Morning tea time before setting off for the summit.

Navigating by headlamps the team carefully paced themselves up the route inching towards Kilimanjaro’s crater rim.  The weather was clear and as the team gained elevation a cold wind was gaining momentum.  Wind usually makes the temperature drop requiring climbers to wear more warm clothes.  It also makes it more difficult for climbers to efficiently take care of themselves.  As hard as it got at times the ladies reminded themselves that this is nothing compared to the suffering some children are experiencing worldwide and this thought alone helped keep people’s motivation high.

The other factor that added to the difficulty was some of the other teams on the mountain.  People would pass our group but then never keep a steady rhythmic pace.  This would cause our team to keep an erratic pace wasting precious energy.  Managing other climbing groups is an important skill and act in diplomacy that any good mountain guide needs to have.  We did our best to keep our group together and separated enough from others to maintain our solid pace as much as possible.

Stopping for breaks to refuel and adjust clothing is crucial on climbs.  We also passed around cups of hot tea we had our staff prepare into thermoses that the guides carried.  Several hours into the climb we found ourselves at 5500m, 18,000’+ where there is half the oxygen of sea level.  People were now taking 2-3 deep breaths for each step uphill.  The effects of high altitude and cold air combine to make the ascent increasingly taxing on the body.  Not one of these ladies showed signs of tiring to the point of needing to stop though.  They kept taking care of themselves and showed a continued will and determination that had become their trademark on this climb.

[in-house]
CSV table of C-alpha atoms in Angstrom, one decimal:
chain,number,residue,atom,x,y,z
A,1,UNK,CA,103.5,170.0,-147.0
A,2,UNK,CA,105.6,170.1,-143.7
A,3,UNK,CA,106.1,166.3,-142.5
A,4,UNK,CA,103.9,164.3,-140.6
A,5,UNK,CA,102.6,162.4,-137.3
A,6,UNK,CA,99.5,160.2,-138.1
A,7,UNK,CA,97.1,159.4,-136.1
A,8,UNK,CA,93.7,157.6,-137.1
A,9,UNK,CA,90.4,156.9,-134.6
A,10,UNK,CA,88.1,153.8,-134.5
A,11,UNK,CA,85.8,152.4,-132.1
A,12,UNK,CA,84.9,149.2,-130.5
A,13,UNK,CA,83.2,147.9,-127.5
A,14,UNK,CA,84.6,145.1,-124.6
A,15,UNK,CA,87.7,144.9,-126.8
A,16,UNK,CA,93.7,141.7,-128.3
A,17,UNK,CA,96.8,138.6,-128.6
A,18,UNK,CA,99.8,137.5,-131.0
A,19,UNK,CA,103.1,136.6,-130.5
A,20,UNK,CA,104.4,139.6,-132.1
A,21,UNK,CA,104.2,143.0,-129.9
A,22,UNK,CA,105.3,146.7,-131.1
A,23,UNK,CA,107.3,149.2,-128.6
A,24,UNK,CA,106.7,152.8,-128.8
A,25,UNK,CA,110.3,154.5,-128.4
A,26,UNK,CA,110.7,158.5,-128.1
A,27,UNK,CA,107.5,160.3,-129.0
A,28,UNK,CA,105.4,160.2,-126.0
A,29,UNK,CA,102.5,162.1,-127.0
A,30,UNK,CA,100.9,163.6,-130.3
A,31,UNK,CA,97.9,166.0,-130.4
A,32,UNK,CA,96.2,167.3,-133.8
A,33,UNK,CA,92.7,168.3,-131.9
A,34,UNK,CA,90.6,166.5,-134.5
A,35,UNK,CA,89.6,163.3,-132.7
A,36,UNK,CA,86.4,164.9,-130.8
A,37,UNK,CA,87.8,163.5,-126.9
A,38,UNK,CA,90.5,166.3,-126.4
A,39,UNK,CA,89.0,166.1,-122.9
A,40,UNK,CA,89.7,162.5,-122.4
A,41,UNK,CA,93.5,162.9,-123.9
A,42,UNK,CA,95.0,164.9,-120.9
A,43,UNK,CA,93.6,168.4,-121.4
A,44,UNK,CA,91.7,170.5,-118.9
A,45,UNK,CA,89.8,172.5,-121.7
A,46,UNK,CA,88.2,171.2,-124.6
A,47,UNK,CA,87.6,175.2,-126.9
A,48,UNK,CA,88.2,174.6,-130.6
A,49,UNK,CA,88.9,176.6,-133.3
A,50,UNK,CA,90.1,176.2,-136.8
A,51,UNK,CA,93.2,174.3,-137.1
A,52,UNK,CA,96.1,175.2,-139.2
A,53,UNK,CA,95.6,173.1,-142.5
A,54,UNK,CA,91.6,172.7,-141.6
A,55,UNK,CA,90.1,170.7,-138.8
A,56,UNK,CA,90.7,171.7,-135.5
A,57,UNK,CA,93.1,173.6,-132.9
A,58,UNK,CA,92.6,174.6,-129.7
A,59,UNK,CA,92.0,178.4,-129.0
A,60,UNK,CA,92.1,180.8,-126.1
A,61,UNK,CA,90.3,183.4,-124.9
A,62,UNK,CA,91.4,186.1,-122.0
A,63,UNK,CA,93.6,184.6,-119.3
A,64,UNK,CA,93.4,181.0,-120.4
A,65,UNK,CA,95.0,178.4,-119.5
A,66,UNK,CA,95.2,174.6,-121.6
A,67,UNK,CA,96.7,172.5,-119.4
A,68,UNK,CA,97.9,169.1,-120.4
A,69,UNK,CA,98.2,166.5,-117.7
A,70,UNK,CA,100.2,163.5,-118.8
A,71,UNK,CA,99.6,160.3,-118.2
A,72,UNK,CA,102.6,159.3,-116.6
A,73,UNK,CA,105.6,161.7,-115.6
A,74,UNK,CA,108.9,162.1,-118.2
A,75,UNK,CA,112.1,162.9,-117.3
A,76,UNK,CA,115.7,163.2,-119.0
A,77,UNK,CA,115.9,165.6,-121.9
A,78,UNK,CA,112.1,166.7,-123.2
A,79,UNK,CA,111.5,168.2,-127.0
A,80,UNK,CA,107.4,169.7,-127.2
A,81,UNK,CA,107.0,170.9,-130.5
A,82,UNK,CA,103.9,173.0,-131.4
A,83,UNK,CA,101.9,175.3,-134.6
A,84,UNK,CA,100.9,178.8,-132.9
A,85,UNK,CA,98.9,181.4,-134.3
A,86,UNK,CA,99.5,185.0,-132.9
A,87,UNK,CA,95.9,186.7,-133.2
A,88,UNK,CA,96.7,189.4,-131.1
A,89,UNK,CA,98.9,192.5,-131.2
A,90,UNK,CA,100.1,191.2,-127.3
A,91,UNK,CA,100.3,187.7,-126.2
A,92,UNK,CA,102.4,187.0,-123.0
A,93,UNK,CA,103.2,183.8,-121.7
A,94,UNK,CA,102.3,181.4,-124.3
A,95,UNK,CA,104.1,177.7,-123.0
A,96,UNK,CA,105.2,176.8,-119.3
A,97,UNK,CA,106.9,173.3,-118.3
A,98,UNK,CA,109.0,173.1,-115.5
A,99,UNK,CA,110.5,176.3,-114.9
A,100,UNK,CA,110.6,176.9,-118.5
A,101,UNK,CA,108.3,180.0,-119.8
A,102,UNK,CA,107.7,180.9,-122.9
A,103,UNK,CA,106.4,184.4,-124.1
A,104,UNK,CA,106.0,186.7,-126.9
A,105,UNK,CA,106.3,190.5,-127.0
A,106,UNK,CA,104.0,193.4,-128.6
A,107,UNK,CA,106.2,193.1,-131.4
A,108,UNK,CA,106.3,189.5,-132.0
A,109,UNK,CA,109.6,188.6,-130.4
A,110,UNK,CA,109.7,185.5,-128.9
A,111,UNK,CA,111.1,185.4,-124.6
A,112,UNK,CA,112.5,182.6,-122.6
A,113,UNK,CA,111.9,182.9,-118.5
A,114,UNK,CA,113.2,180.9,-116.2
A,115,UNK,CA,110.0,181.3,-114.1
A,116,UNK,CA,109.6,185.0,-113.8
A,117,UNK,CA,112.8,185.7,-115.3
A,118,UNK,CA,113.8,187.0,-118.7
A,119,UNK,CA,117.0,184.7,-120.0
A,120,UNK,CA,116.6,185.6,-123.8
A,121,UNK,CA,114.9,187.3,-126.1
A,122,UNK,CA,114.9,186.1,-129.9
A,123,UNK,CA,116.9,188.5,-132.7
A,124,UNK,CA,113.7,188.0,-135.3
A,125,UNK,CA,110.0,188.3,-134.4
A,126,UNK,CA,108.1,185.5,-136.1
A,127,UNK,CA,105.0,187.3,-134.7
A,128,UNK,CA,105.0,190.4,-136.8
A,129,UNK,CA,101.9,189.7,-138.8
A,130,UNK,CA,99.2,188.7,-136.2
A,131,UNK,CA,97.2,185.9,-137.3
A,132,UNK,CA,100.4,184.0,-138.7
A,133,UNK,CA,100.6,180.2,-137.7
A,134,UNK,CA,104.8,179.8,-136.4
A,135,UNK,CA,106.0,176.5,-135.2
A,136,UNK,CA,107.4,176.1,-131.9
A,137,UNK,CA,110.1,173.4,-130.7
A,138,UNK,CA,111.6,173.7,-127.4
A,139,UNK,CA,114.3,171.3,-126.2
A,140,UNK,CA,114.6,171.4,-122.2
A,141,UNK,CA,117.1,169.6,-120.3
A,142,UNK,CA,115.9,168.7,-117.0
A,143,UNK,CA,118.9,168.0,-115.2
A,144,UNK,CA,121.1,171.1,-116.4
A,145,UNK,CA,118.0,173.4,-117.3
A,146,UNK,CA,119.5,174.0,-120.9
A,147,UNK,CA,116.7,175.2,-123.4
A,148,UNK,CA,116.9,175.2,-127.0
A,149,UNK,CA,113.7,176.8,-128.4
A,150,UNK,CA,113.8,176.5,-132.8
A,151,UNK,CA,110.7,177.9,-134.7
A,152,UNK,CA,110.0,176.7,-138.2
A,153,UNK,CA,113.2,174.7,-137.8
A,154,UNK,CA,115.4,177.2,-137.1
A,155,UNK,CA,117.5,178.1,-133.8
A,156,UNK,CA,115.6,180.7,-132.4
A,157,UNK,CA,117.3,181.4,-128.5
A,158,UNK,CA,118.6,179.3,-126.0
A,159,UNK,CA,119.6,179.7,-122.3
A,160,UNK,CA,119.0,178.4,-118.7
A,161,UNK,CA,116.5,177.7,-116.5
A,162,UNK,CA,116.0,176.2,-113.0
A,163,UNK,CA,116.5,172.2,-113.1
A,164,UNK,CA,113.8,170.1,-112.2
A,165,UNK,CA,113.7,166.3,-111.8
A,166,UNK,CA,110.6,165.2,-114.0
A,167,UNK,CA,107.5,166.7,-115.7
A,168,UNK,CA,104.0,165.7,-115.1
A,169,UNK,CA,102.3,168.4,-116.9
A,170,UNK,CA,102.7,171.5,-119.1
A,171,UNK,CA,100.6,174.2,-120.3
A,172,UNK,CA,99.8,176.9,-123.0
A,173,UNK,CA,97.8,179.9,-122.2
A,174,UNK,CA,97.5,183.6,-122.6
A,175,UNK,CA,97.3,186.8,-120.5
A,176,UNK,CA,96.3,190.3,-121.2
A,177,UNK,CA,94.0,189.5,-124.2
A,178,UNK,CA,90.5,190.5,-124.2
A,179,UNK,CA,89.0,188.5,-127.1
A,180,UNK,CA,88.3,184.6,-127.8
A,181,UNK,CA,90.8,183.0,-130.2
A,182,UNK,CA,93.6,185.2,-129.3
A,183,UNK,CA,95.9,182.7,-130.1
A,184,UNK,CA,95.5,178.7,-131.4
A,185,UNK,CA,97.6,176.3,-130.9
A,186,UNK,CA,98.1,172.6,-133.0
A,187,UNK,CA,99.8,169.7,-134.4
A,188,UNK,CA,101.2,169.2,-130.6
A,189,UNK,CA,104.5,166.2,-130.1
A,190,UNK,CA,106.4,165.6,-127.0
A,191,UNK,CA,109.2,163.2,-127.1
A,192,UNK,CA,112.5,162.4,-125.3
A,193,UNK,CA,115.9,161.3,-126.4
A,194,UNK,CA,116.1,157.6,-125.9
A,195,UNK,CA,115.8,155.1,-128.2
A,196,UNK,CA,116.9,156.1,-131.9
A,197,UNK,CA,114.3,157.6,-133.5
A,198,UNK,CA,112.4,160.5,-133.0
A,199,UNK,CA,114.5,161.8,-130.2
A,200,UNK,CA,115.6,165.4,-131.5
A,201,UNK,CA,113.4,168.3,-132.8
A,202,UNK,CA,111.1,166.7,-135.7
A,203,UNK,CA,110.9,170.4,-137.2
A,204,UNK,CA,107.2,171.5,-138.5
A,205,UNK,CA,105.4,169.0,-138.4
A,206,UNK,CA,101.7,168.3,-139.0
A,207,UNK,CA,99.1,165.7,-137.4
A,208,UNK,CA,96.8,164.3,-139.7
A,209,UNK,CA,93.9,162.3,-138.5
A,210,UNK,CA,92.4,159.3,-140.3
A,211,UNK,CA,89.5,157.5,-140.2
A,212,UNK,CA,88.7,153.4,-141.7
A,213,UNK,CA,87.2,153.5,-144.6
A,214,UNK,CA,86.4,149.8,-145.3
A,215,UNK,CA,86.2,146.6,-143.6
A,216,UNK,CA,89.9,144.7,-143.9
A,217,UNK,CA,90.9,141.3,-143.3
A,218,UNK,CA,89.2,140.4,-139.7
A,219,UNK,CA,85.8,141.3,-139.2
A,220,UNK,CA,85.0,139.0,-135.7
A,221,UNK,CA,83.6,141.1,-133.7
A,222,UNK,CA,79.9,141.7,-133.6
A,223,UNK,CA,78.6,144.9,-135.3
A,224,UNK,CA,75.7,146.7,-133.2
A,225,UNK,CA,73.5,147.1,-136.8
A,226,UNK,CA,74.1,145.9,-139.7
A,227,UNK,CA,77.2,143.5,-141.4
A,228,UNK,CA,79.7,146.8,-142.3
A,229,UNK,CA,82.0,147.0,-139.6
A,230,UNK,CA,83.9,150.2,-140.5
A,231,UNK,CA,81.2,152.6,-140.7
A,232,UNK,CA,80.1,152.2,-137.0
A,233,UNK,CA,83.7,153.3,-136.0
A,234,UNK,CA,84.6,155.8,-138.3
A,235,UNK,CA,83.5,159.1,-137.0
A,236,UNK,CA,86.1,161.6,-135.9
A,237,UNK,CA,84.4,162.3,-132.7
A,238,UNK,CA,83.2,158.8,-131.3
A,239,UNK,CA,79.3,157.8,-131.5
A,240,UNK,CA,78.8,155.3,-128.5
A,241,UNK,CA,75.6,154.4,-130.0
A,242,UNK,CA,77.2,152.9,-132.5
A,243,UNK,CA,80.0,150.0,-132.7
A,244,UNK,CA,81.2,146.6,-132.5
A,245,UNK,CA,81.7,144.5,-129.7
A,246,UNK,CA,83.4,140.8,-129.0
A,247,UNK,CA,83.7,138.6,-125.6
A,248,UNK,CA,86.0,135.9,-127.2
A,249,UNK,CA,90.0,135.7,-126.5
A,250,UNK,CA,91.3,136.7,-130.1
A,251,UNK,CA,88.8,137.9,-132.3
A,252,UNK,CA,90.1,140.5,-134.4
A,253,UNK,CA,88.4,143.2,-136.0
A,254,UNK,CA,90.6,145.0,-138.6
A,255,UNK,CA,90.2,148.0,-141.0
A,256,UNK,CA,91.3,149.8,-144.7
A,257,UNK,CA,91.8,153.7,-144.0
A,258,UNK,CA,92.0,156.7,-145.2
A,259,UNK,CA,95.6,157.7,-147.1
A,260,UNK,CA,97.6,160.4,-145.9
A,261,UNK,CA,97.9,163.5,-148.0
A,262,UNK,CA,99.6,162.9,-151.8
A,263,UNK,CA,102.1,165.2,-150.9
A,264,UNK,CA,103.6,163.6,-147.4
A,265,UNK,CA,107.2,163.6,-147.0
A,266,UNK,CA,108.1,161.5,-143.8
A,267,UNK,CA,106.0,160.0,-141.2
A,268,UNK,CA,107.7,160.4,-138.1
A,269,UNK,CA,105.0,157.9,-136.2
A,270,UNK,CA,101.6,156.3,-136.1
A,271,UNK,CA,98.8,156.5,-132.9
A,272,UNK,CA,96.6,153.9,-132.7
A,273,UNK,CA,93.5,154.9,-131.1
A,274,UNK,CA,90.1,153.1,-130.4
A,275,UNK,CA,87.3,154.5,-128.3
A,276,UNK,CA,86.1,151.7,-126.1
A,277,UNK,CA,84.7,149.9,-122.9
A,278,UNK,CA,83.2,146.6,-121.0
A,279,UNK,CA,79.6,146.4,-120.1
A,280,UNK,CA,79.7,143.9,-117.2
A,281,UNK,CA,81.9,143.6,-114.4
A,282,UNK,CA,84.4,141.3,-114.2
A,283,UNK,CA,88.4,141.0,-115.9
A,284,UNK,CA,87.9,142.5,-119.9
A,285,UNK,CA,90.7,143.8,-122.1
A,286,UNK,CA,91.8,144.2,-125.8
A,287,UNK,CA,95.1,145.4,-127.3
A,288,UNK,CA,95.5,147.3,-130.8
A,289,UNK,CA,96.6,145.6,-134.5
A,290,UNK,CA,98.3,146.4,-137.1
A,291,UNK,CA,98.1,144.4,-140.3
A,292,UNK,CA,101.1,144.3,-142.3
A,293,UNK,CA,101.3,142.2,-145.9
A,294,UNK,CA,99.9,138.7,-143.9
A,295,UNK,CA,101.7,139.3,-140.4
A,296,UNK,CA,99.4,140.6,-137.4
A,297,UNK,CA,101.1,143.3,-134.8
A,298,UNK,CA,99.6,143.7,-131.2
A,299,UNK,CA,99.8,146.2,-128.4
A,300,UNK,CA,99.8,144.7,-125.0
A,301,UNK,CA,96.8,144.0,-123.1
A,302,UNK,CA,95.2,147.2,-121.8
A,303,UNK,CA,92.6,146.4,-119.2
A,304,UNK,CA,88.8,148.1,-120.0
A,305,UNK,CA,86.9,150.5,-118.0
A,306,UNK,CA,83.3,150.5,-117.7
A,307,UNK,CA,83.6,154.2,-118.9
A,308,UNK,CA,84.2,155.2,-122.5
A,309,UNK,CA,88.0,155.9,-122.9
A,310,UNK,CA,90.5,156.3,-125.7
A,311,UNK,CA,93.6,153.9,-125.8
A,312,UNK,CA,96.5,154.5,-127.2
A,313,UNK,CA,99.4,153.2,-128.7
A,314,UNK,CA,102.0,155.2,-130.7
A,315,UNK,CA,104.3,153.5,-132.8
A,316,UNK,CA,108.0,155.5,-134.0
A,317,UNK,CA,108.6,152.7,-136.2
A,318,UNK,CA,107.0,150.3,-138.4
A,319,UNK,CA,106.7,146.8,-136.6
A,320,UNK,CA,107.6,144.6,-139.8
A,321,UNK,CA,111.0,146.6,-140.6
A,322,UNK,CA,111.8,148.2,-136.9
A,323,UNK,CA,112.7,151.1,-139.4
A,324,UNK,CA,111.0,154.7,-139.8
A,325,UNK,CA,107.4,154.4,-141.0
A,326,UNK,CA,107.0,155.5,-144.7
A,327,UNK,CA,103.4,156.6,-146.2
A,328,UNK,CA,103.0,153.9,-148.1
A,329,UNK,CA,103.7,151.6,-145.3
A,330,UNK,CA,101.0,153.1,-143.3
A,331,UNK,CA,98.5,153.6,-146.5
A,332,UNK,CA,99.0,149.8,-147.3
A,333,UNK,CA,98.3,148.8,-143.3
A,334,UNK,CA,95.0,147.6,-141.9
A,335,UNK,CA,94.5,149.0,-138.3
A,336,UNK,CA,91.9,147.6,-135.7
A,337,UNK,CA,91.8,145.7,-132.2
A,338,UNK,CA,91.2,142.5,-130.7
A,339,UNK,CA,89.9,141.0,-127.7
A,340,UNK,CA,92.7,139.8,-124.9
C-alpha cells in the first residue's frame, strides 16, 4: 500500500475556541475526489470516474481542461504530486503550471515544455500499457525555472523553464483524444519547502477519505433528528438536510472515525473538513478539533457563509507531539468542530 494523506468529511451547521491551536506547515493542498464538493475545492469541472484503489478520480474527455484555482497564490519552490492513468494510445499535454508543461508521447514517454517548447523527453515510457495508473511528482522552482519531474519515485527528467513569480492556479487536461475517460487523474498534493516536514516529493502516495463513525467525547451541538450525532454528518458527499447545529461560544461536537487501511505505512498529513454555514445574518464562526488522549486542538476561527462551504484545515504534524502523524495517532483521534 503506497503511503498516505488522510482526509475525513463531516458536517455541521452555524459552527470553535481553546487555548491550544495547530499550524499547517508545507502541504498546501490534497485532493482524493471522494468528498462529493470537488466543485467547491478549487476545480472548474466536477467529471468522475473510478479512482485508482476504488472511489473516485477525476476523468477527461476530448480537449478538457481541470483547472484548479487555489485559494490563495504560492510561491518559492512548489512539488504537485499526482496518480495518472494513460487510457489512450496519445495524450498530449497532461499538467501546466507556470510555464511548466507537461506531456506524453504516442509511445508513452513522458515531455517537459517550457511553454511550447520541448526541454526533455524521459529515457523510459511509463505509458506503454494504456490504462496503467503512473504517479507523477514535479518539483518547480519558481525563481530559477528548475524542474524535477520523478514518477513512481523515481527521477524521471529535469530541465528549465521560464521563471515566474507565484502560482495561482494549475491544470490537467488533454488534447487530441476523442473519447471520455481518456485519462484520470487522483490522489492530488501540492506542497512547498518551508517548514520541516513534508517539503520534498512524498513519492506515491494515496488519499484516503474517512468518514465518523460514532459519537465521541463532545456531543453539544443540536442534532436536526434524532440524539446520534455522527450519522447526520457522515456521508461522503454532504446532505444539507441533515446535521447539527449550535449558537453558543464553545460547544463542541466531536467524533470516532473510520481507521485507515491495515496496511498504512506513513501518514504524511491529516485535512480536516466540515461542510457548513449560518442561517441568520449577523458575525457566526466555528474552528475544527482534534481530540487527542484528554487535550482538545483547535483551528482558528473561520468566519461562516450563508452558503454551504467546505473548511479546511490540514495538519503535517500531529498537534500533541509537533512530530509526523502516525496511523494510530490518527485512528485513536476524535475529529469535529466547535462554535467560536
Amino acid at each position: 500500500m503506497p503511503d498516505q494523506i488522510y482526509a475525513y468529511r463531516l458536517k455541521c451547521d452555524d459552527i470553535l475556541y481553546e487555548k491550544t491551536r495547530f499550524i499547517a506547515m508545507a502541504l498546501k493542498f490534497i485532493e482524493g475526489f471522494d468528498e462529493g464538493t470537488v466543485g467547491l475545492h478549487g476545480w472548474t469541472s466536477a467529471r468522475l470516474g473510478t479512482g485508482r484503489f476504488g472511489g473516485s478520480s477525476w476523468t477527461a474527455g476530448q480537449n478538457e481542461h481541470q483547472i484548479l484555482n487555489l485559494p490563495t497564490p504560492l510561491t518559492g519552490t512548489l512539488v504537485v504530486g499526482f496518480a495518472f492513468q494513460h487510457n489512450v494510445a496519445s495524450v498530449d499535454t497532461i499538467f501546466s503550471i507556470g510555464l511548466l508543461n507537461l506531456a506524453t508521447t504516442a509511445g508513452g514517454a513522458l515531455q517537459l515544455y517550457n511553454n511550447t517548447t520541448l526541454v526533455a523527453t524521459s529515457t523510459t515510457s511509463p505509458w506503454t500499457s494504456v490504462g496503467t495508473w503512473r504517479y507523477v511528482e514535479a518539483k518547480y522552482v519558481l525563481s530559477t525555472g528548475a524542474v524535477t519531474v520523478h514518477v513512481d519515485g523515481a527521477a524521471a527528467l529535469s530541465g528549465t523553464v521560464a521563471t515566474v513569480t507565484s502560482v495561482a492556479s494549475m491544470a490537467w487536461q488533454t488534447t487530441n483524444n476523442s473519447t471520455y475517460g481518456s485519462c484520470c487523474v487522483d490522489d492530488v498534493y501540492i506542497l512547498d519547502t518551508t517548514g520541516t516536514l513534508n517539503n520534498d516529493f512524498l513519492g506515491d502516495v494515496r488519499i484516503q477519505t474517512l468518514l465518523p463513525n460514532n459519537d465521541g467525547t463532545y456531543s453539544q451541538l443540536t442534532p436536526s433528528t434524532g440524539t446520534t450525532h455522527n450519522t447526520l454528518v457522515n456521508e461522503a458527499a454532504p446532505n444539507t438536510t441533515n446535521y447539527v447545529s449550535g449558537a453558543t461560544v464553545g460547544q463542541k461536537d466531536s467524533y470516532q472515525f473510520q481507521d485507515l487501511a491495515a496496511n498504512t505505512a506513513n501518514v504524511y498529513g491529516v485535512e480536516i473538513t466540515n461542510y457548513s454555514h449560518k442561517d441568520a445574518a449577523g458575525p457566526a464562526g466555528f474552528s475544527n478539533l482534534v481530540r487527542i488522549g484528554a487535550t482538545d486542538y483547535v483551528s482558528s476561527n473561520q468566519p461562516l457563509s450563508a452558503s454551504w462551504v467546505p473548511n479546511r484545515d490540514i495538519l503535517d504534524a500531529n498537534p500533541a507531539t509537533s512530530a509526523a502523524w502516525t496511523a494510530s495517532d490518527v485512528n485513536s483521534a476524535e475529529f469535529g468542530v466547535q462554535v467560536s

The ladies headlamps lighting up the route during the pre dawn hours of summit day.

Focused and determined the team climbs steadily through the Africa night bound for the "Roof of Africa".

At 5:15am with the first rays of the sun beginning to poke their way over the horizon the team reached the crater rim of Kilimanjaro at a landmark known as Stella Point at 5790m, 19,000’.  Although the trip around part of the rim to the highest point is about 45 – 60 minutes reaching this point was a truly emotional moment for the team.  The air was cold and the sun had just begun to show it’s first rays coming over the horizon off the the east.  With the sun’s warming light beginning to tickle the African plains below team members joined in emotional tearful embraces.  The significance of this event was not lost on anybody.